At The University of Tulsa College of Law, the Black Law Student Association (BLSA) fosters an environment that advances the professional and educational goals of Black law students. BLSA President Kayla Tunley, who is in her second year at TU Law, is helping the organization meet its goals.
“BLSA is a student organization that strives to create an atmosphere of unity within the minority community so we can help each other succeed as we enter into the legal community,” she said. Everyone is welcome in BLSA, Tunley added, because it is important to promote knowledge and education among all law students.
Throughout the school year, BLSA hosts meetings, social events and guest speakers. The association is also strategizing community outreach plans for next year. Prior to the COVID-19 pandemic, BLSA participated in Minority Law Awareness Day, an event that hosted high school students from Tulsa Public Schools. These young minds mingled with some of Tulsa’s greatest legal minds, learned about court proceedings and discovered more about applying to college. “Community outreach is something that is very important to BLSA, so we are taking time to try and build that momentum back up again,” Tunley said.
For Black History Month this year, BLSA has planned an array of informative and fun events, such as catering meals from Black-owned restaurants, hosting a trivia night and selling BLSA merchandise. In partnership with the Women’s Law Caucus, BLSA is hosting a Black History Month book club. The two groups will be reading Richard Rothstein’s “The Color of Law,” a penetrating book that underscores persistent racial segregation and the government’s role in perpetuating the oppressive system that renders so many Black individuals impoverished and disempowered.
Now more than ever, bright minds and voices are needed to address the legal needs of the Black community. BLSA’s goal is to equip students with the requisites necessary to approach varied and nuanced legal concerns.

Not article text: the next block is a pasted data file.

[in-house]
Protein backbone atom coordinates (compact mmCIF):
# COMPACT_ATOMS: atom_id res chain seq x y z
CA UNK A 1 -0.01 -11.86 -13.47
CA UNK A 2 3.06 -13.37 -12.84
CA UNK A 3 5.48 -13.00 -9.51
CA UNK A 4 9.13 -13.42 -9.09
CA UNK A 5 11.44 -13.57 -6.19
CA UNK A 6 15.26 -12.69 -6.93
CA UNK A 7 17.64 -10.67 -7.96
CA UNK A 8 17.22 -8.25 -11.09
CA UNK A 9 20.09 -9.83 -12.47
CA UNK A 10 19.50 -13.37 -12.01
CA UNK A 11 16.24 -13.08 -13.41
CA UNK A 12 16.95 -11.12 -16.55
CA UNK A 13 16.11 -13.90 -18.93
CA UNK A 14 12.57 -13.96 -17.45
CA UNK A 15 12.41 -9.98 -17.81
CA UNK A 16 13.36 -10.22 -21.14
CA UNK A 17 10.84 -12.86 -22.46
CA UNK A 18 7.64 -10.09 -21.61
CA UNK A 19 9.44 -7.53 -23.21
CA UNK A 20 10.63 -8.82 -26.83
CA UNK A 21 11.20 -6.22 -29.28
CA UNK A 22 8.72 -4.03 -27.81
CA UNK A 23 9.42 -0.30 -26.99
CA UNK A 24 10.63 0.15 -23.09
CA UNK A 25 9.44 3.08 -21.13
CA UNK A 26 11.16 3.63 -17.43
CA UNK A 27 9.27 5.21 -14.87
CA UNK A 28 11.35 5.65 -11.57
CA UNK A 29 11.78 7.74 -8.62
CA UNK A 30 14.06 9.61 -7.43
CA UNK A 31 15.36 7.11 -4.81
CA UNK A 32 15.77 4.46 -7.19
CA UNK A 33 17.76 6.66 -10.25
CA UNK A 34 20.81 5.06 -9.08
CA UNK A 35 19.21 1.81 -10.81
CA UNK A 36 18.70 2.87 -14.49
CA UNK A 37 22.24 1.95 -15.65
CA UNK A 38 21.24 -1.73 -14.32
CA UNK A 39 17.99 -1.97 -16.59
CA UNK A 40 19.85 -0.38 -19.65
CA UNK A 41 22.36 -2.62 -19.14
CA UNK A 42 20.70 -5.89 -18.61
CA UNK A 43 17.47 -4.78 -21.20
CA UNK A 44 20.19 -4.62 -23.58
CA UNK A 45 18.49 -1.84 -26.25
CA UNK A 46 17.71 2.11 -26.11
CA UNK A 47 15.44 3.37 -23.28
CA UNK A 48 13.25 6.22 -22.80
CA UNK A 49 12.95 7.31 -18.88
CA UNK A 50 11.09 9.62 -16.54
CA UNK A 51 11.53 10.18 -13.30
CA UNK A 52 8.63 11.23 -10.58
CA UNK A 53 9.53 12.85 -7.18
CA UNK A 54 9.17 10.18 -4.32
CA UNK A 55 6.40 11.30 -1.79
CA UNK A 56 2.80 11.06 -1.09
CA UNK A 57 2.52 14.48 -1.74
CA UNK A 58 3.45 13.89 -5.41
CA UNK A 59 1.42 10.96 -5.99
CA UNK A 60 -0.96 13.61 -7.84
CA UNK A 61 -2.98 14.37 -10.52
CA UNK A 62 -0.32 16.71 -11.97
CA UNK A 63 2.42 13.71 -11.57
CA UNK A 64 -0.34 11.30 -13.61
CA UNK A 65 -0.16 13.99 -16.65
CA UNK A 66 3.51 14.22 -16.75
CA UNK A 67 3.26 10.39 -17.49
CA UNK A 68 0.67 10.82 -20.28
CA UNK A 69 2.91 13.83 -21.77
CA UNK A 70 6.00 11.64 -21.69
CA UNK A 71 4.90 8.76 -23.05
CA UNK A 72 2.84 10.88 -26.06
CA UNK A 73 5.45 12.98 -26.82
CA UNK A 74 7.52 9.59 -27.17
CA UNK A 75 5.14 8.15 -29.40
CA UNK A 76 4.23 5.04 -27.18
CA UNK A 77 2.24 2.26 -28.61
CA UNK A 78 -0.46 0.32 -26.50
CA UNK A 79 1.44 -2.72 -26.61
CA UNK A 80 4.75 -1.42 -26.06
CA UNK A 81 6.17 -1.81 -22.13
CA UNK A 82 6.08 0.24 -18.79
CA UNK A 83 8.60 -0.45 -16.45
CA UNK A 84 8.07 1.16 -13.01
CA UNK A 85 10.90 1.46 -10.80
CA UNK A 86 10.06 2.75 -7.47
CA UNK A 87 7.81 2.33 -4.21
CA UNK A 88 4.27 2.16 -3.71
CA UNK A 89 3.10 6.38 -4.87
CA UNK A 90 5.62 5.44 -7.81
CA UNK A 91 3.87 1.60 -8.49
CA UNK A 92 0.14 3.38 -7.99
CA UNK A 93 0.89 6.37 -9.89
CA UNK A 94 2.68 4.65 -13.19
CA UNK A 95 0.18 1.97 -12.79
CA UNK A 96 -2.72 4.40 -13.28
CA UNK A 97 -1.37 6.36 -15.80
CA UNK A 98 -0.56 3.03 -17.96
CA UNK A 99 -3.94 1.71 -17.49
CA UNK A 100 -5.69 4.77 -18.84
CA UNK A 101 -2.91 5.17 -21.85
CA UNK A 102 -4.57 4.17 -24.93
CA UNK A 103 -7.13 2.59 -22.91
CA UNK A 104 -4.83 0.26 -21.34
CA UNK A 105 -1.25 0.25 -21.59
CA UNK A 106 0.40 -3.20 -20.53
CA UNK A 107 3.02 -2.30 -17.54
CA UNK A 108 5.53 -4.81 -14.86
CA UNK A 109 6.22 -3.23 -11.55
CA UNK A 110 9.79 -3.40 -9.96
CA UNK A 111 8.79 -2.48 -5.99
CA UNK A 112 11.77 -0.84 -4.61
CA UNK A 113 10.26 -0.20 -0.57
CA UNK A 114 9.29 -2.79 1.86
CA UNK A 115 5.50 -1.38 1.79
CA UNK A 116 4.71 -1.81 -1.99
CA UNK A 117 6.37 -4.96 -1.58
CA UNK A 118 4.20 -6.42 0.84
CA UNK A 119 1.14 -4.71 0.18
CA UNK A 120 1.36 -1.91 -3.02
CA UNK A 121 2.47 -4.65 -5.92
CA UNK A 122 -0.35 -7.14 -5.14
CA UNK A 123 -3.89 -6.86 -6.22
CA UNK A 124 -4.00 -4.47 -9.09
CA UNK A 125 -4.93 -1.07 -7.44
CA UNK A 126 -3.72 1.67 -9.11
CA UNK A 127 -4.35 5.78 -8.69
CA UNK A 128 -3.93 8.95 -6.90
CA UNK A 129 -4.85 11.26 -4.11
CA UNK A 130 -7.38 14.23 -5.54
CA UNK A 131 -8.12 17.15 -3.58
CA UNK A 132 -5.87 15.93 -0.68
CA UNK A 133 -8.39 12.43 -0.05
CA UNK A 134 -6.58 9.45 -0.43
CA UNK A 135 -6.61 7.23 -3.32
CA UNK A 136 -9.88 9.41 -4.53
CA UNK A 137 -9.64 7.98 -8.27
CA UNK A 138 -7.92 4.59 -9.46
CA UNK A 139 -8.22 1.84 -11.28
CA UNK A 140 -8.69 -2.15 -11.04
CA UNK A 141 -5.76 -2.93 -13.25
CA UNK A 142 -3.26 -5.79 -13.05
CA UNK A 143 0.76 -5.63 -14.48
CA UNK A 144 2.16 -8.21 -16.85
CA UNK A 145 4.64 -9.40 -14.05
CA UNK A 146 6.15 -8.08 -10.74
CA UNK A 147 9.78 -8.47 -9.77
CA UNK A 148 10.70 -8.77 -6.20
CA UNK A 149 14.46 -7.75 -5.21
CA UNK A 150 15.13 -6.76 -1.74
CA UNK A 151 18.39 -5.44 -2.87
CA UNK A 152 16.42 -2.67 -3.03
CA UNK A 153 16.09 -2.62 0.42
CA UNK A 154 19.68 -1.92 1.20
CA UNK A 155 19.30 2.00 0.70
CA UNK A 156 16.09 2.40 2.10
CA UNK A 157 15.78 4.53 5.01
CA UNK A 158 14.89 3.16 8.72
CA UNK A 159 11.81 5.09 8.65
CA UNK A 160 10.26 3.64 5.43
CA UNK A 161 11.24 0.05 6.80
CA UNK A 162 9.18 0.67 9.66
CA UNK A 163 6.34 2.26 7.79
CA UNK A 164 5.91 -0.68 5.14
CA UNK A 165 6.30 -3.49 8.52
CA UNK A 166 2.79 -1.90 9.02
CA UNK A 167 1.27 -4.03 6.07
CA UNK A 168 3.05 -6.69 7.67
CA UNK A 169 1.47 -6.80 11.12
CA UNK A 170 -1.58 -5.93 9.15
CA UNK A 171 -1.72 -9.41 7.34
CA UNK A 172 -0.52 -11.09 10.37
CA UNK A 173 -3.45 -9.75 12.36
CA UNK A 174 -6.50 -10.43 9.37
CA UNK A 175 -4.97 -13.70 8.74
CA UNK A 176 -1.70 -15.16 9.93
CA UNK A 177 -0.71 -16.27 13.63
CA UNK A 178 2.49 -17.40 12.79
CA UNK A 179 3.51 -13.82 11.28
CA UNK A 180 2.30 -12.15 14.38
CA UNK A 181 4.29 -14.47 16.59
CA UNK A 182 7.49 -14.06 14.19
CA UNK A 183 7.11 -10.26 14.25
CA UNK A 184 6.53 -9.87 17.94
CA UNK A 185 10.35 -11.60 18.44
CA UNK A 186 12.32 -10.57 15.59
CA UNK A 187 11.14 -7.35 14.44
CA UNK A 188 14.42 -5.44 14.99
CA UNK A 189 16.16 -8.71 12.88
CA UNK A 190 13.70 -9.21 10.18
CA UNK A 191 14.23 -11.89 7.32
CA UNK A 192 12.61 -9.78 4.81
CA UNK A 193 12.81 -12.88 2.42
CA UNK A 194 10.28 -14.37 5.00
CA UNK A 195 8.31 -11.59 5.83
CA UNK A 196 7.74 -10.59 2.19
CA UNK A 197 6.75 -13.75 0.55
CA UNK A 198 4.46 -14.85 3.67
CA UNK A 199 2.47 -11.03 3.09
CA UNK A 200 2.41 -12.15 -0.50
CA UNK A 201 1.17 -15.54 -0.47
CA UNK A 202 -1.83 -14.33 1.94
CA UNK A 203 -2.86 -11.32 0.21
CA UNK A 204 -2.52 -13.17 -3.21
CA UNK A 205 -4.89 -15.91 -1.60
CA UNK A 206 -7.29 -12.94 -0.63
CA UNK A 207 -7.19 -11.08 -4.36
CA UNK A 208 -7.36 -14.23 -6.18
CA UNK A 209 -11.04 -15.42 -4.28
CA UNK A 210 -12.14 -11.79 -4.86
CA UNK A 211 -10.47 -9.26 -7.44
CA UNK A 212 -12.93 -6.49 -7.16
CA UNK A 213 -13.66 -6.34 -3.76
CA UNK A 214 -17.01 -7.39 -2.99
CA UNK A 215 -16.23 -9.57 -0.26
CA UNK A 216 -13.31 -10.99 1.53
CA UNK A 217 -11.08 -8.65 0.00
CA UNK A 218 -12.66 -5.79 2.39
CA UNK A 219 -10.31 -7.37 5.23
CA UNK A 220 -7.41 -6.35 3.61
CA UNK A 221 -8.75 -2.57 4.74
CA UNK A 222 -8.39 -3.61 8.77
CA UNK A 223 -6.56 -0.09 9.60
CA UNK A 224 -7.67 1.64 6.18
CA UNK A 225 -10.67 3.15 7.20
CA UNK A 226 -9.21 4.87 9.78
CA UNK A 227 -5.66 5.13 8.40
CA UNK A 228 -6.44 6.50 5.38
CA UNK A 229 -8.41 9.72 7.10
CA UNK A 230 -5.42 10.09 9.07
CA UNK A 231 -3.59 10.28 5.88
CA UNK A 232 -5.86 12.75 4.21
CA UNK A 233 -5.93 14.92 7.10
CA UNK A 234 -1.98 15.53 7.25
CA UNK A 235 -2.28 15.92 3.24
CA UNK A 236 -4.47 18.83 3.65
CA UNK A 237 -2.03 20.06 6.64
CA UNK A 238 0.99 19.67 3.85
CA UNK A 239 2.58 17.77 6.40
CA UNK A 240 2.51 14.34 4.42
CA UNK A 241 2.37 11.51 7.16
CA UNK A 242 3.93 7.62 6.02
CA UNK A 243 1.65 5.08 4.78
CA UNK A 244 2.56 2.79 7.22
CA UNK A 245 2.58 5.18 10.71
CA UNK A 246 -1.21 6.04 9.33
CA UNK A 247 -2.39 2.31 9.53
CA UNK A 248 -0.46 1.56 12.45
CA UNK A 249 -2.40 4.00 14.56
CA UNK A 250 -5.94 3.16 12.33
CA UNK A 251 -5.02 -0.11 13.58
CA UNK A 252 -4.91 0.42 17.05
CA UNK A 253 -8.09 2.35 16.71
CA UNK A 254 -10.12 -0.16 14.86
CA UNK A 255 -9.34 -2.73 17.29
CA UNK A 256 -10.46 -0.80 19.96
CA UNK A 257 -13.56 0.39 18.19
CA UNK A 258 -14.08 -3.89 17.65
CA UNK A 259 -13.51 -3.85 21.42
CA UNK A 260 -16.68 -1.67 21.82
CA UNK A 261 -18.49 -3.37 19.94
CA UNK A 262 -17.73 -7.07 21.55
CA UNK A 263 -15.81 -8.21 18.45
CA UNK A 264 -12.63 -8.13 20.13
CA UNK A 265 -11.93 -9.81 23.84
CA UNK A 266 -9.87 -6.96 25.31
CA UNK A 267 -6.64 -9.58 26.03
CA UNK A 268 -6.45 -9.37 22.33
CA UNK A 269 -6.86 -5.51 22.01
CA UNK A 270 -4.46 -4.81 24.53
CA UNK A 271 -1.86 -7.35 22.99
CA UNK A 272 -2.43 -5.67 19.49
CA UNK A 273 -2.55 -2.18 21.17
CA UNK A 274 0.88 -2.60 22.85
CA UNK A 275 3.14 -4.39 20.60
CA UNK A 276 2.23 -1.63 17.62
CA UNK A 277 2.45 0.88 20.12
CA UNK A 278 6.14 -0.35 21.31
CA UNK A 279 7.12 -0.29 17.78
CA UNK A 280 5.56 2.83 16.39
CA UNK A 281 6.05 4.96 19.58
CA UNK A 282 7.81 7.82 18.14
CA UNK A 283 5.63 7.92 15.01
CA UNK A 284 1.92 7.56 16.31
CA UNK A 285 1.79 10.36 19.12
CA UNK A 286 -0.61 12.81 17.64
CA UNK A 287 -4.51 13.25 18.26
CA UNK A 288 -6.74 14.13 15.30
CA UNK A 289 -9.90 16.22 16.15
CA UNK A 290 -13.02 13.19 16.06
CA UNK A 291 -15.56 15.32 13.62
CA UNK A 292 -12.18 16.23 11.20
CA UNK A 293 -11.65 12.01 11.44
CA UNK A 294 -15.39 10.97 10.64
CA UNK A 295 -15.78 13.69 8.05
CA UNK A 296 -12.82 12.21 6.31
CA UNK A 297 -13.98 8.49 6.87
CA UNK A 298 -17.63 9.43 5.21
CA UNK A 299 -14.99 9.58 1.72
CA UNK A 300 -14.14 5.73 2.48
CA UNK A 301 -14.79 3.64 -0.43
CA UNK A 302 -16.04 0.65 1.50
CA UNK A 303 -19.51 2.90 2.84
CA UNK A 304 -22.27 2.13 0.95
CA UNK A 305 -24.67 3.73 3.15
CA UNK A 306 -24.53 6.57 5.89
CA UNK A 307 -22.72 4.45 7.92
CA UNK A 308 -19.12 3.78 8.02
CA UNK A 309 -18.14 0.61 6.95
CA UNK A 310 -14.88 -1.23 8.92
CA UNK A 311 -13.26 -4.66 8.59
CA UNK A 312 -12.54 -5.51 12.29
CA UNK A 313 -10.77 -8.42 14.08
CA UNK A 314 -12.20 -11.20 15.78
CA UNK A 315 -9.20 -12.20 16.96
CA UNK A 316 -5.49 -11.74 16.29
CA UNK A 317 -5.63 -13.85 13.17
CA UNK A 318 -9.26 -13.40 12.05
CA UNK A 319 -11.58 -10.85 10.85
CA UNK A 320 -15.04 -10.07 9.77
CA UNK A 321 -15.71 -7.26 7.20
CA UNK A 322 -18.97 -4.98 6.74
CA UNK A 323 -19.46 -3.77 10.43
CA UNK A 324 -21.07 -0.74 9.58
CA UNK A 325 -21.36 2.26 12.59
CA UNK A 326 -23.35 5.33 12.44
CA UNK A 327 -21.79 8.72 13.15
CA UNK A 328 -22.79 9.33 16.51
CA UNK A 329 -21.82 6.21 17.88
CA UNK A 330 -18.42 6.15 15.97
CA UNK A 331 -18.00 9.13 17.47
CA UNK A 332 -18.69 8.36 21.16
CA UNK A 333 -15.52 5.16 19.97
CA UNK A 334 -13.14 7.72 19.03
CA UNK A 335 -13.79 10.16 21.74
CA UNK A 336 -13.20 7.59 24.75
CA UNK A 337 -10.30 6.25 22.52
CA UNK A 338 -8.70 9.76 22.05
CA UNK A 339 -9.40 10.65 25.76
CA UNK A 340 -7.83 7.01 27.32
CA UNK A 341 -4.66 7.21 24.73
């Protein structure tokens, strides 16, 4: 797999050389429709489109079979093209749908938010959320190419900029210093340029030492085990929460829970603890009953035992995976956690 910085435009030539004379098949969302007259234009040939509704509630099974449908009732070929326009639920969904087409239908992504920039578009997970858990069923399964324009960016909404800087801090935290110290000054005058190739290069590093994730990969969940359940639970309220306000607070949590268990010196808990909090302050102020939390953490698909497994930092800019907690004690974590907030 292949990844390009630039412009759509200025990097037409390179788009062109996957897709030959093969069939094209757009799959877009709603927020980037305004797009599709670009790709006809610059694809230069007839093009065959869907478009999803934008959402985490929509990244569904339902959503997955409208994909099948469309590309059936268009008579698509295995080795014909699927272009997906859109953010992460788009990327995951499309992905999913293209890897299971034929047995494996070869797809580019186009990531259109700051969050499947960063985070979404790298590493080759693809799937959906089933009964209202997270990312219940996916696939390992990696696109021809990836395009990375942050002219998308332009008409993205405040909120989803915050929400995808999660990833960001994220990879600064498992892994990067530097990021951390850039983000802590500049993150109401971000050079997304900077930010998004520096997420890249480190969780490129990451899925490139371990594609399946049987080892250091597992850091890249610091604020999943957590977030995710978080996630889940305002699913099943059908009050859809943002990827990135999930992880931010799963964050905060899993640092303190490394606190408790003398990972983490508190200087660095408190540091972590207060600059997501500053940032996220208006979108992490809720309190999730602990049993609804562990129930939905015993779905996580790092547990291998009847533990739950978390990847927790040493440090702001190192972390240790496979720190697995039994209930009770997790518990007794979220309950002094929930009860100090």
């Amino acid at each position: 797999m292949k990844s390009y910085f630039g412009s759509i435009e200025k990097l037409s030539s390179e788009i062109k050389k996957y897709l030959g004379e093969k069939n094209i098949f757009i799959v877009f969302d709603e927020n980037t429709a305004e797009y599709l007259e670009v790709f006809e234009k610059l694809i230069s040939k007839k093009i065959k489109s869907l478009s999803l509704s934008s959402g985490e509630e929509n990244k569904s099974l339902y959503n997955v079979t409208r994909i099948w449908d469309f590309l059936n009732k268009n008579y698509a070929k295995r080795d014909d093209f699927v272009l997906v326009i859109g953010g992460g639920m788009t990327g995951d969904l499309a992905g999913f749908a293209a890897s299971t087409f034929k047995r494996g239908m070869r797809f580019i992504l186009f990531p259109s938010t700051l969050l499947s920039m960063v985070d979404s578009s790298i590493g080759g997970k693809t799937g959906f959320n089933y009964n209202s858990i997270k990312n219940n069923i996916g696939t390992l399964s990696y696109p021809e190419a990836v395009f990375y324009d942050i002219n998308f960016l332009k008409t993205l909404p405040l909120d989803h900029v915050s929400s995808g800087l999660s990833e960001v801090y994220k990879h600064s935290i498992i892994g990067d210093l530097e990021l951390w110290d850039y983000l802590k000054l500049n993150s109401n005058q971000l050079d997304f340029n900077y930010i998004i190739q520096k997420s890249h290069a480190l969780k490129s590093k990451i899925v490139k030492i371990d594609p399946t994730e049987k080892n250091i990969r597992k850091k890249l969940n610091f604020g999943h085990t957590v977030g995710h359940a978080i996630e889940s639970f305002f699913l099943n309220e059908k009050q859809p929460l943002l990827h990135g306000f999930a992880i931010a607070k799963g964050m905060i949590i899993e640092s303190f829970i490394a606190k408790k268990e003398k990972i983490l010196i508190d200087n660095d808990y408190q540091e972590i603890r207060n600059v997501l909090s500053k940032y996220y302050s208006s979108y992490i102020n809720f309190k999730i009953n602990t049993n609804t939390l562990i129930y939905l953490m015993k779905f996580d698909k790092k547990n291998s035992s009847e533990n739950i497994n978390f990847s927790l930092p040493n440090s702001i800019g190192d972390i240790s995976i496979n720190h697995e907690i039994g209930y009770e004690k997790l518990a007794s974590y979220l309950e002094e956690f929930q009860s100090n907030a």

It is challenging to articulate just how important and valuable groups like BLSA are to universities, particularly in Tulsa considering the difficult past associated with the city and state. TU is located at the juncture of significant historical events like the Tulsa Race Massacre and the forced removal of dozens of Native American tribes – and their slaves – to this region. It is crucial to ensure that the needs of Black law students are met in every corner, because they are the ones who will disrupt oppressive systems and uplift progressive sentiments that drive real change.
“Ensuring that organizations like BLSA feel welcome on TU’s campus is important because it guarantees that the law school’s Black students have a comfortable and safe space. Additionally, it helps Black students get connected with local attorneys, internship and externship opportunities and most importantly a support system that wants to see them succeed,” Tunley said. The campus family can continue to show support by attending BLSA events and supporting fundraising opportunities. Tunley hopes that BLSA membership continues to grow not only with Black students but with allies as well.
Are you interested in learning more about BLSA and other TU Law student organizations? Contact the Office of Student Affairs at 918-631-2401.